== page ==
By Robert L. Reeves, Nancy E. Miller & Eric R. Welsh

This week, the U.S. Supreme Court heard oral arguments in two cases involving the rights of same-sex partners and the institution of marriage.  The decisions in these cases, which are anticipated before July, could create landmark precedent in the area of same-sex marriage, and could affect federal rights—including immigration benefits—that have been denied to same-sex partners for years.  If the Supreme Court decides in favor of same-sex marriage, U.S. citizens and permanent residents who are in same-sex marriages may be able to file spousal petitions on behalf of their partners and aliens in same-sex marriages can claim their spouses as “qualifying relatives” for the purpose of immigration applications or in defense against removal from the United States. 

The first of two related cases before the court centers on California’s Proposition 8, an initiative that amended California’s constitution to ban same-sex marriage in California.  Opponents of Proposition 8 claim that the restriction against same-sex marriage violates the U.S. Constitution.  They contend that limiting the definition of marriage to heterosexual couples violates equal protection and due process and takes from same-sex partners a right that had previously been recognized in California.

The Supreme Court could take several different positions in deciding this case.  The Court could uphold Proposition 8, resulting in same-sex marriage continuing to be unlawful in California and other states that currently refuse to recognize same-sex marriages.   It could find that denial of same-sex marital rights is unconstitutional, thereby making same-sex marriage legal across the United States.  Or, it could take a narrow approach, legalizing same-sex marriage in California, but leaving the states to decide on a state-by-state basis whether or not to allow same-sex marriage.

Based on the oral arguments, many legal experts believe that a majority of the Court will vote to invalidate Proposition 8 and legalize same-sex marriage in California.  However, it appears that the justices are hesitant to issue a sweeping decision that would force all states to officiate and recognize same-sex marriages.  More likely, the decision will be confined to California where same-sex marriage will once again be legal in the most populous state in America.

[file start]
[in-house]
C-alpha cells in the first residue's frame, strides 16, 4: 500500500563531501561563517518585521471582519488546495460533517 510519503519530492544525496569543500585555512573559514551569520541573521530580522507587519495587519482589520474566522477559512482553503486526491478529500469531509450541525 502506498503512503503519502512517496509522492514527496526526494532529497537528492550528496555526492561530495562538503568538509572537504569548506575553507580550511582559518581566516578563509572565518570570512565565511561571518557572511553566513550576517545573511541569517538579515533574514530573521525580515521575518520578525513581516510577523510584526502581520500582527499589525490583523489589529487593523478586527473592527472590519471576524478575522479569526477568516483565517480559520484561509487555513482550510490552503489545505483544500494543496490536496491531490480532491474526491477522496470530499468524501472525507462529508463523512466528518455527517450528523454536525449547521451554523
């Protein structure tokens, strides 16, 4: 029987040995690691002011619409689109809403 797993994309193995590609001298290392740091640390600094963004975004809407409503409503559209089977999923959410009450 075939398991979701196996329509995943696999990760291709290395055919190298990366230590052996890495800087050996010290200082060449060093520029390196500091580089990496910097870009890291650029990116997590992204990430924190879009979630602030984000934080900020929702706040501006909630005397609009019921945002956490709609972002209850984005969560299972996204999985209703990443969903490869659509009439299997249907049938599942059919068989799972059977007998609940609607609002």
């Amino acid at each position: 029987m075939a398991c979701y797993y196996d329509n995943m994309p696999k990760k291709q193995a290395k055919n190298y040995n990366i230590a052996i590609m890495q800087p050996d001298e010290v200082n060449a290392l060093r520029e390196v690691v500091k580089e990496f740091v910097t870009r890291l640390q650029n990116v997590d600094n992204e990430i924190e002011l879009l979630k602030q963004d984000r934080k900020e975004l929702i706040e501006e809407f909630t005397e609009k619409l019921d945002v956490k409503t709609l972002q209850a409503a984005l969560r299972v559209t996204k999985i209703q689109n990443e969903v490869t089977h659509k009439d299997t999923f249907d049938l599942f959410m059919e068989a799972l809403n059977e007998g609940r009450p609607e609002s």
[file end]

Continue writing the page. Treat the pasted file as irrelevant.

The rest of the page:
The second (and potentially more impactful) case involves a 1996 federal law called the Defense of Marriage Act (DOMA).  DOMA defines marriage for federal purposes as a union between a man and a woman.  Under DOMA, the U.S. government will not recognize a same-sex marriage, even when the marriage was lawful in the place where the marriage occurred.

In oral arguments, a majority of justices appear to favor striking down DOMA as a matter of federalism, or states’ rights.  Several justices questioned why the federal government should have any role in deciding what constitutes a “marriage,” since that is traditionally a decision left to the states.  Crucially, this appears to be the opinion voiced by Justice Anthony Kennedy, the likely “swing vote” between the Court’s four liberal judges and four conservative judges.  However, many analysts believe that the “states’ rights” argument might compel more conservative justices on the Court to side in favor of striking down DOMA.

The U.S. Citizenship & Immigration Services (“USCIS”) has relied upon DOMA to deny family petitions filed by U.S. citizens and permanent residents for same-sex partners.  USCIS has taken the position that DOMA prevents approval of the petition.  President Obama and Attorney General Eric Holder believe that DOMA is unconstitutional, but have stated that federal agencies will enforce DOMA unless and until the Supreme Court finds the law unconstitutional.  If the Supreme Court strikes down DOMA, it is widely expected that USCIS will approve petitions filed on behalf of same-sex marital partners.

Numerous other immigration benefits would follow if DOMA is stricken.  For example, many waiver applications (including fraud waivers and criminal waivers) and relief applications (such as cancellation of removal) are only available to persons with “qualifying relatives.”  Qualifying relatives are narrowly defined relationships.  In the context of fraud and crime waivers, a qualifying relative is only a “spouse” or a parent.  If the Supreme Court strikes down DOMA, the federal government would be able to recognize same-sex spouses for waiver purposes, and consider hardship to the same-sex spouse just as it currently does for heterosexual couples.

Reeves & Associates is excited and encouraged by these legal developments.  It is not possible to divine the outcome of a Supreme Court case based on oral arguments alone.  Nonetheless, the positions taken by the justices appear to indicate progress towards federal recognition of same-sex marriages.  Such recognition would have a tremendous impact to same-sex partners in immigration matters, and Reeves & Associates will be proud to be at the forefront to help our clients with their immigration matters, regardless of sexuality.